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Warning: I'm a Linux/*NIX admin so this is all new to me.

I understand that it's not considered a good idea to have only a single domain controller, and that it is also probably a good idea for a domain controller to only do AD/DHCP/DNS (Here). We have two offices, location A with 30 users and location B with 10 users. Our two offices are separated by a WAN that is not particularly robust so I have be instructed that we need to have standalone services in each office. This means that according to "best practices" we will need to build a domain controller and a separate file server in each office. Again, I am not knowledgeable in the ways of Windows but this seems a little unnecessary for an organization of 40 users.

People have commented that I could "get away with" running file services on the domain controller as long as the "load is light". That just seems to generate more questions than it answers.

  1. What constitutes light load?
  2. What are the potential consequences of mixing these roles?

Ideally I would prefer to only have one physical machine at each location. The one in location A (the location with IT staff) can act as the primary domain controller and the one in the smaller office can act as the backup domain controller. If either domain controller fails we can still use the other one for authentication (albeit with some latency) and if the WAN connection fails each office still has access to their respective "local" domain controller. If the file services are ALSO run on each server (and synchronized with something like DFS), a similar arrangement in terms of redundancy can be had without having to purchase, build and install two additional separate servers. It's not that I'm adverse to that (well, any more adverse than I am to whole thing to begin with) but to my simple mind it just seems, well a bit overkill. I can definitely see the benefits of functional separation when we're talking larger organizations, but I need to consider the additional overhead too.

None of this excludes having a DRP setup for the domain controller/s. I assume you can lose two domain controllers just as easily as one.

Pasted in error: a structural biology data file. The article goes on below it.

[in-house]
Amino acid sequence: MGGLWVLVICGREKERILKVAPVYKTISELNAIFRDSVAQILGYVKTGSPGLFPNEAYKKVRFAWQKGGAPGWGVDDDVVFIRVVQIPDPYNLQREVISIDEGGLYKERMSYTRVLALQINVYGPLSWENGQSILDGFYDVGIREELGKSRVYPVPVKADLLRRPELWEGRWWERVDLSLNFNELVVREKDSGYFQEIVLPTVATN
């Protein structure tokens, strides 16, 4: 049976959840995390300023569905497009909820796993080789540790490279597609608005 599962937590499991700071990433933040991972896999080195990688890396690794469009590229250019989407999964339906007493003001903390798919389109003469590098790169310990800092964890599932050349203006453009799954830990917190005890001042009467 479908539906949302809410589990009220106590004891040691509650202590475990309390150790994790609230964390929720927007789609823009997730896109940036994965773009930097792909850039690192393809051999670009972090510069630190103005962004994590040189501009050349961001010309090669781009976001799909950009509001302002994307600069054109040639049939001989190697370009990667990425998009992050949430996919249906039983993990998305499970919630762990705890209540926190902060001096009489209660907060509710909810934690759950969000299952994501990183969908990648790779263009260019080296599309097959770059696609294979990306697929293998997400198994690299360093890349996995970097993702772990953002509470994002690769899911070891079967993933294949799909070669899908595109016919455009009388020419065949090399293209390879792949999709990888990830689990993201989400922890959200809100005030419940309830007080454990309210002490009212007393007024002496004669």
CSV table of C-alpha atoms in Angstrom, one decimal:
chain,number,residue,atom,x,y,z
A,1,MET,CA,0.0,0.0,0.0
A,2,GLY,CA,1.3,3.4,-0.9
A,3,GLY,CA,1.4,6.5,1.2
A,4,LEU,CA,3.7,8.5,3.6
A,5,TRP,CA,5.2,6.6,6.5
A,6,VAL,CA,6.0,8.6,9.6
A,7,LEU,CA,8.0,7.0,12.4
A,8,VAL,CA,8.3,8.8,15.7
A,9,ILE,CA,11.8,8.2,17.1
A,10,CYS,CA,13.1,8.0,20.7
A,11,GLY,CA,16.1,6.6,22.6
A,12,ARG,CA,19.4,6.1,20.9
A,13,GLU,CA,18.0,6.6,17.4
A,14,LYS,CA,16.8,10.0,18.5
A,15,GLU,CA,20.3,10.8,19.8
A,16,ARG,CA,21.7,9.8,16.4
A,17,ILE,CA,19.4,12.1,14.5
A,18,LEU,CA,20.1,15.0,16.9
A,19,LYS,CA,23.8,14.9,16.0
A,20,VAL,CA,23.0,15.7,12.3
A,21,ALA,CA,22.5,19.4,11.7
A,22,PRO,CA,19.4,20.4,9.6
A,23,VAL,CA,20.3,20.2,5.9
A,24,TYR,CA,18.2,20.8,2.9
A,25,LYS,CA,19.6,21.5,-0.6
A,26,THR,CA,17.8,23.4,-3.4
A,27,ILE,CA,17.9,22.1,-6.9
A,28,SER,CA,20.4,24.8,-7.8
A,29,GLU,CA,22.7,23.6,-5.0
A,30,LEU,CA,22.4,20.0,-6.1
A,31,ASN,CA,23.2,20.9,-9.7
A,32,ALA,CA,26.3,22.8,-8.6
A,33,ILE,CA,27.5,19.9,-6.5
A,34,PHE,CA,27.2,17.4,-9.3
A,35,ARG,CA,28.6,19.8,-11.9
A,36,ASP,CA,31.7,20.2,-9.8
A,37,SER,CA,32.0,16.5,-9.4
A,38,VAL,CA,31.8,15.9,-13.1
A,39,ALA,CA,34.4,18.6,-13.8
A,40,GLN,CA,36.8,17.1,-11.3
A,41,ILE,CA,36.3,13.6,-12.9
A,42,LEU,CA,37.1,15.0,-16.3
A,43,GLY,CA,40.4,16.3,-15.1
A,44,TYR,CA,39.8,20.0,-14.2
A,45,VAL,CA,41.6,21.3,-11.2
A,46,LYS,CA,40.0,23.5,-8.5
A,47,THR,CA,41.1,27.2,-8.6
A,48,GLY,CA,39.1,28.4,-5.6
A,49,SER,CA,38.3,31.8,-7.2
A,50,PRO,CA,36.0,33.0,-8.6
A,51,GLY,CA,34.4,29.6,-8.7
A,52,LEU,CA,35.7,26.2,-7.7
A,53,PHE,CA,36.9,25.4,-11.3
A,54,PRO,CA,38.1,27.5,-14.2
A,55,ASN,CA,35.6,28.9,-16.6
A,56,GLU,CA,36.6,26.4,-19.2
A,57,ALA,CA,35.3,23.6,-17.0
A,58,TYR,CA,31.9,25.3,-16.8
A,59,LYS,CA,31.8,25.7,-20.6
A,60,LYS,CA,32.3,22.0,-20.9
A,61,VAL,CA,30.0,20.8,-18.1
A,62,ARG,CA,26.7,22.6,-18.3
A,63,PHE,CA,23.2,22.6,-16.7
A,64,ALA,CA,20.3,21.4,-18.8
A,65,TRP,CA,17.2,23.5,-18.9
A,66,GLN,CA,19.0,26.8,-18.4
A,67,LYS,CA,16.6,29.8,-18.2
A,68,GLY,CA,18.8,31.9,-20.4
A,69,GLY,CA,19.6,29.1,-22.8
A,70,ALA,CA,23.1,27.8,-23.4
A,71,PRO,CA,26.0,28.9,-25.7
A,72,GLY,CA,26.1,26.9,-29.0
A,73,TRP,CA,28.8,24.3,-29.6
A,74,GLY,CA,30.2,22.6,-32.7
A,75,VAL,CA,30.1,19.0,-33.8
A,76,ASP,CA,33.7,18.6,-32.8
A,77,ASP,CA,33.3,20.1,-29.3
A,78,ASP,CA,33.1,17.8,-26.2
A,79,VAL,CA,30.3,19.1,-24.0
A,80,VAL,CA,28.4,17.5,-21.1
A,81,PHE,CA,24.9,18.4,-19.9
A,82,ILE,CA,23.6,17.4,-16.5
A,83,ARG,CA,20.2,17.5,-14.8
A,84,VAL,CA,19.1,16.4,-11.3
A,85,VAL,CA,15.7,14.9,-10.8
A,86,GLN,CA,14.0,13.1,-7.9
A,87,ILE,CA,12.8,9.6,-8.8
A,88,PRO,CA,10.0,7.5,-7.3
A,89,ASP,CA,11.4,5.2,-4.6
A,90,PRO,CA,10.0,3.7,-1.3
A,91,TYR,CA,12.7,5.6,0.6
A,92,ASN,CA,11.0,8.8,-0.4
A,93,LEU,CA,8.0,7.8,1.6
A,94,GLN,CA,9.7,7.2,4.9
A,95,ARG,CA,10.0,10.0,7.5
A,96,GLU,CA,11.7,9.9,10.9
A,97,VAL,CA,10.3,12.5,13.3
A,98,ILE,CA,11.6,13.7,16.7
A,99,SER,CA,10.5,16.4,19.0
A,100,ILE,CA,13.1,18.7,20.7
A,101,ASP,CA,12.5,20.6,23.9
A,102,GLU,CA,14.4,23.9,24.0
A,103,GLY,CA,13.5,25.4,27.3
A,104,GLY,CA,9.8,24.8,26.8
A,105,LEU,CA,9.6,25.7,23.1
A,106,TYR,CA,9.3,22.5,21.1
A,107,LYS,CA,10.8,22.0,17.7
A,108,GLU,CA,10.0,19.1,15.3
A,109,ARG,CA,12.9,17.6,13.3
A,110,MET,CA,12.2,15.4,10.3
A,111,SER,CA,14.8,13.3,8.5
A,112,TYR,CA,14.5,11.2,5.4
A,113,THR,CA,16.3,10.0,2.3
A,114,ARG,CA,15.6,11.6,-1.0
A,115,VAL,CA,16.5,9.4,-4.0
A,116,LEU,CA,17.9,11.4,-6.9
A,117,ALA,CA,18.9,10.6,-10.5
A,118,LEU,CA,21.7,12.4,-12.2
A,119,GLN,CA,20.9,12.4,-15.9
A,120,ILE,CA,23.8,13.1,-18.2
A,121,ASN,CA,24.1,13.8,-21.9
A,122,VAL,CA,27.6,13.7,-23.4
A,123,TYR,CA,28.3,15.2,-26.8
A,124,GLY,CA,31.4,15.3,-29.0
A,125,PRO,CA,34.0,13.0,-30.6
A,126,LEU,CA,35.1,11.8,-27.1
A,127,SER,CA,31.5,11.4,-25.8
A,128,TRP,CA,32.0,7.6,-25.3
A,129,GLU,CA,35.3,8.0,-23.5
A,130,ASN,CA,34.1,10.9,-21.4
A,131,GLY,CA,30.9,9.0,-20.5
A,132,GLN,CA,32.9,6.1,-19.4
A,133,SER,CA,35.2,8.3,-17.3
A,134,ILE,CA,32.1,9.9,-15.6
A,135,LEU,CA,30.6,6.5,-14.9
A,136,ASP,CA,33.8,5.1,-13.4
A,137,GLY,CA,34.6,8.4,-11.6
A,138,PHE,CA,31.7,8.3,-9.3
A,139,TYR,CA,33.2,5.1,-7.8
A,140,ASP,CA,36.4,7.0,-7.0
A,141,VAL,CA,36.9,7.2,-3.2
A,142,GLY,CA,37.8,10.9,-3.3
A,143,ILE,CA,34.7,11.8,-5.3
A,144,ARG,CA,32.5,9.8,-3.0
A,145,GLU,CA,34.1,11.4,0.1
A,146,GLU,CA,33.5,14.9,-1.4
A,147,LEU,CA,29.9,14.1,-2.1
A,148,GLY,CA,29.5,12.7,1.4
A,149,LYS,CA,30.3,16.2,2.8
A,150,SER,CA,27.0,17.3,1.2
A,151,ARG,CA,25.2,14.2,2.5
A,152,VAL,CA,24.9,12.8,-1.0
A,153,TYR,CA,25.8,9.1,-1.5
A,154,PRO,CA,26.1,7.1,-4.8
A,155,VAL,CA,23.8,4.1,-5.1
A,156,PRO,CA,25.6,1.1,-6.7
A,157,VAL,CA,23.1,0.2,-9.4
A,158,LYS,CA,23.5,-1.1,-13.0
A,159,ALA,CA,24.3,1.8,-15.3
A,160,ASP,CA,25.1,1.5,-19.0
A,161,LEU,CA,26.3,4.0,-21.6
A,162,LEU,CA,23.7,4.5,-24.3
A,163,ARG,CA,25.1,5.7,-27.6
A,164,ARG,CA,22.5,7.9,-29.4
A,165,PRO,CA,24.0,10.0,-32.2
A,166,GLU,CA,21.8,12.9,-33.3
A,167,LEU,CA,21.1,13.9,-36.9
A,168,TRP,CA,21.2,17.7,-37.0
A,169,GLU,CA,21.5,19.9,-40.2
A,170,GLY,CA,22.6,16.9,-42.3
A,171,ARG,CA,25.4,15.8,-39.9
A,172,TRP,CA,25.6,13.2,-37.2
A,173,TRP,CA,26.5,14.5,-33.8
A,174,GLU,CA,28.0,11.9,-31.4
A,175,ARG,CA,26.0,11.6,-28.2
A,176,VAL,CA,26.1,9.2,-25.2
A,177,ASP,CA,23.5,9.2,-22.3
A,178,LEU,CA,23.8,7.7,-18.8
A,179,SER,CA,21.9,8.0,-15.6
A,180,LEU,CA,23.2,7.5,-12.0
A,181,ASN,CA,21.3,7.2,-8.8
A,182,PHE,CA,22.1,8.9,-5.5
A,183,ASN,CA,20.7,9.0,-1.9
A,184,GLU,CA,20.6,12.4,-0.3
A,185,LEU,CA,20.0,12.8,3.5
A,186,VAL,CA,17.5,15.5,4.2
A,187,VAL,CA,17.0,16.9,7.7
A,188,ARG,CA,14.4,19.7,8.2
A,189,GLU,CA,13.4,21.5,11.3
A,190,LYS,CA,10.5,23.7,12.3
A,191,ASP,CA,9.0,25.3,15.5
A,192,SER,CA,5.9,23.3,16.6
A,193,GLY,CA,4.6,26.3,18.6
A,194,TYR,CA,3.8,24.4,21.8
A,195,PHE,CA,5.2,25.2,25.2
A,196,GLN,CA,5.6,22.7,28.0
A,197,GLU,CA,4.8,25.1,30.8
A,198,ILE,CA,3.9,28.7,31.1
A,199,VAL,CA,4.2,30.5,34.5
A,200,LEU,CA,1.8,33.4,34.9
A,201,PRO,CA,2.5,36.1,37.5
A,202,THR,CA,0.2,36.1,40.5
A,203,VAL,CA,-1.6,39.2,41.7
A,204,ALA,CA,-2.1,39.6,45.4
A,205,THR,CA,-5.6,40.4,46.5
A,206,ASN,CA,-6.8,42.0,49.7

EDIT: The answers I have gotten are really quite good but I would like a look at the other side of the coin if that is possible. What could potentially go wrong by mixing the roles? What am I risking with this kind of setup that I'm not risking with each controller doing Active Directory and only Active Directory?

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3 Answers

up vote 9 down vote accepted

The 'Must be up' constraint does strongly indicate that a DC needs to be in the second site. Unfortunately. In order to better handle 'net outages and conserve bandwidth, an AD Site needs to be declared in each location and a DC at each.

Also, Microsoft sells their Small Business Server which is a kind of all-in-one machine. DC, Exchange, files. One machine. I don't remember the size of office they pitch it at, but you're pretty close to that size. So...

What constitutes light load?

Considering you have a domain with 40 users, you're probably not going to be incurring a lot of domain-sync related load on your DC machines. This leaves more overhead for file-and-print serving. Happily, file-and-print (file, more than print) is a relatively lightweight service for an office of only 10. So long as the machine is sufficiently server-class and modern, I would run both DC and File roles without a second thought.

Disclaimer: I'm a big-shop admin, and we have smaller-shop admins who frequent here. I may be off base :)